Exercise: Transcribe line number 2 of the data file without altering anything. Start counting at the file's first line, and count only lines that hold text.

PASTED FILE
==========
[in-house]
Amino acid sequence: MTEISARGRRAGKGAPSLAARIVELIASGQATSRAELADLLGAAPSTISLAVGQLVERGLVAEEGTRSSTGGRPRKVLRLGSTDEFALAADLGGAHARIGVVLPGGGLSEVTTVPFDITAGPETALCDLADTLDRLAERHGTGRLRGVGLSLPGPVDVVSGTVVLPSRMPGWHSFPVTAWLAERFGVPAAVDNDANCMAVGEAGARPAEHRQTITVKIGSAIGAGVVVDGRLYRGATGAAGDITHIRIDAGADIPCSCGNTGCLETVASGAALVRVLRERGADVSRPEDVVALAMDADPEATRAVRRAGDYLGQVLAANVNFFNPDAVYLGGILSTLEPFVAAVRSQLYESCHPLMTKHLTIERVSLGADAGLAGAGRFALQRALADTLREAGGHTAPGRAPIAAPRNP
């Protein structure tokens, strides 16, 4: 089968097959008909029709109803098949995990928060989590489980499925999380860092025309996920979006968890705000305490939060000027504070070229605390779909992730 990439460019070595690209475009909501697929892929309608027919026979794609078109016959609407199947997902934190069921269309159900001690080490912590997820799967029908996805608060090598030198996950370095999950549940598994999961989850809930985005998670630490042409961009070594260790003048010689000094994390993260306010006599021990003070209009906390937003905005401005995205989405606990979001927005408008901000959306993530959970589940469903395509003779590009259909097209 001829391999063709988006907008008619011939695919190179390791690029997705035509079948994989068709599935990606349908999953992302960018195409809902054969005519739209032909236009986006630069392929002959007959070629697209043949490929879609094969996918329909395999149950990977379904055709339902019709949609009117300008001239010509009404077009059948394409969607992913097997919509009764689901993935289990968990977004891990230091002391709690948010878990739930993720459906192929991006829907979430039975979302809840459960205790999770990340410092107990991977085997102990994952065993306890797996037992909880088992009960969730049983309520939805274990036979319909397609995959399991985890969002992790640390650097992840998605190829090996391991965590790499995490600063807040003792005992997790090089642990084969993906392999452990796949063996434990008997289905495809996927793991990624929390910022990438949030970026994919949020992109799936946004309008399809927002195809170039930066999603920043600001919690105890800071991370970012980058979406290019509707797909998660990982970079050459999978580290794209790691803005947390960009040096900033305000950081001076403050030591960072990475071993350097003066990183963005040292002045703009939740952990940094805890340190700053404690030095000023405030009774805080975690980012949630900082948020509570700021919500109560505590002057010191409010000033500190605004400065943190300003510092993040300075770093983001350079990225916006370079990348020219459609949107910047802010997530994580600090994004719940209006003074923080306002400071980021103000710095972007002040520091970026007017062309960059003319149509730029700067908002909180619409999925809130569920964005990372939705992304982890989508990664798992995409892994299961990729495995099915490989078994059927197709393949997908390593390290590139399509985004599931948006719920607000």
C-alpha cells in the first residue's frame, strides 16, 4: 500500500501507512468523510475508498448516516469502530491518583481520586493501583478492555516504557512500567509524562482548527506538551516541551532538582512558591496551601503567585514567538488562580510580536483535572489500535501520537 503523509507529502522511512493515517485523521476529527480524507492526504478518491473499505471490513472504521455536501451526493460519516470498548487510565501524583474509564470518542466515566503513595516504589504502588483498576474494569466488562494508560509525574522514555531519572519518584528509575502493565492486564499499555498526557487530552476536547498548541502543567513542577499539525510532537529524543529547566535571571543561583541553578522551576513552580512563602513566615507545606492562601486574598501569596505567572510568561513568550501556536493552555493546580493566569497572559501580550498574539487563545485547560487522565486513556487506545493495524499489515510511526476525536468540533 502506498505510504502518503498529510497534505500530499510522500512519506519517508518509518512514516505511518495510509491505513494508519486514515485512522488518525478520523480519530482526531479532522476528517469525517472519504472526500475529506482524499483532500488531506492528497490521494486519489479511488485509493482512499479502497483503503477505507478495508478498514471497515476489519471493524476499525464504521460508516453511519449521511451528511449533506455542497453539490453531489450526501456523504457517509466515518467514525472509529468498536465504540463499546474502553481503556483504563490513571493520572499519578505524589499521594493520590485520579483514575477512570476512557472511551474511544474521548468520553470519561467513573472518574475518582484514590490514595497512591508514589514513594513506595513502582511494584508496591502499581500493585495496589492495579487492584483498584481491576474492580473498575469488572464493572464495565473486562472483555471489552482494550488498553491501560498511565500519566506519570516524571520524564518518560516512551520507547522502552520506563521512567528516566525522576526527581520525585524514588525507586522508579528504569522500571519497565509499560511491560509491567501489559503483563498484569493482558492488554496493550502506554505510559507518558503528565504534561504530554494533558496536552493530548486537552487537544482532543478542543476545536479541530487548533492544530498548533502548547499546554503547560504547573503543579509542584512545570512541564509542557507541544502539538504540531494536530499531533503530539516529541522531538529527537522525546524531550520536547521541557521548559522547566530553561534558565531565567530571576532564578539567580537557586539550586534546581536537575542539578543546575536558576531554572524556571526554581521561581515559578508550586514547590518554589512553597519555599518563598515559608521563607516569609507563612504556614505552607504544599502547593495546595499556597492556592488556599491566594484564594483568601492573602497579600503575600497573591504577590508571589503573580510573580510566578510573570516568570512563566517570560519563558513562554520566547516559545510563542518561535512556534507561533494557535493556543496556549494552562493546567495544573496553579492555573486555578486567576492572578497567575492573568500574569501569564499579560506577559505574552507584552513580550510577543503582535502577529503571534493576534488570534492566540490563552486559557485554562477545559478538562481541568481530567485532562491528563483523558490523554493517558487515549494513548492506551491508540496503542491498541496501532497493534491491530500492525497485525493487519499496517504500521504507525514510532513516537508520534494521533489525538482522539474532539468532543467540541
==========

Amino acid sequence: MTEISARGRRAGKGAPSLAARIVELIASGQATSRAELADLLGAAPSTISLAVGQLVERGLVAEEGTRSSTGGRPRKVLRLGSTDEFALAADLGGAHARIGVVLPGGGLSEVTTVPFDITAGPETALCDLADTLDRLAERHGTGRLRGVGLSLPGPVDVVSGTVVLPSRMPGWHSFPVTAWLAERFGVPAAVDNDANCMAVGEAGARPAEHRQTITVKIGSAIGAGVVVDGRLYRGATGAAGDITHIRIDAGADIPCSCGNTGCLETVASGAALVRVLRERGADVSRPEDVVALAMDADPEATRAVRRAGDYLGQVLAANVNFFNPDAVYLGGILSTLEPFVAAVRSQLYESCHPLMTKHLTIERVSLGADAGLAGAGRFALQRALADTLREAGGHTAPGRAPIAAPRNP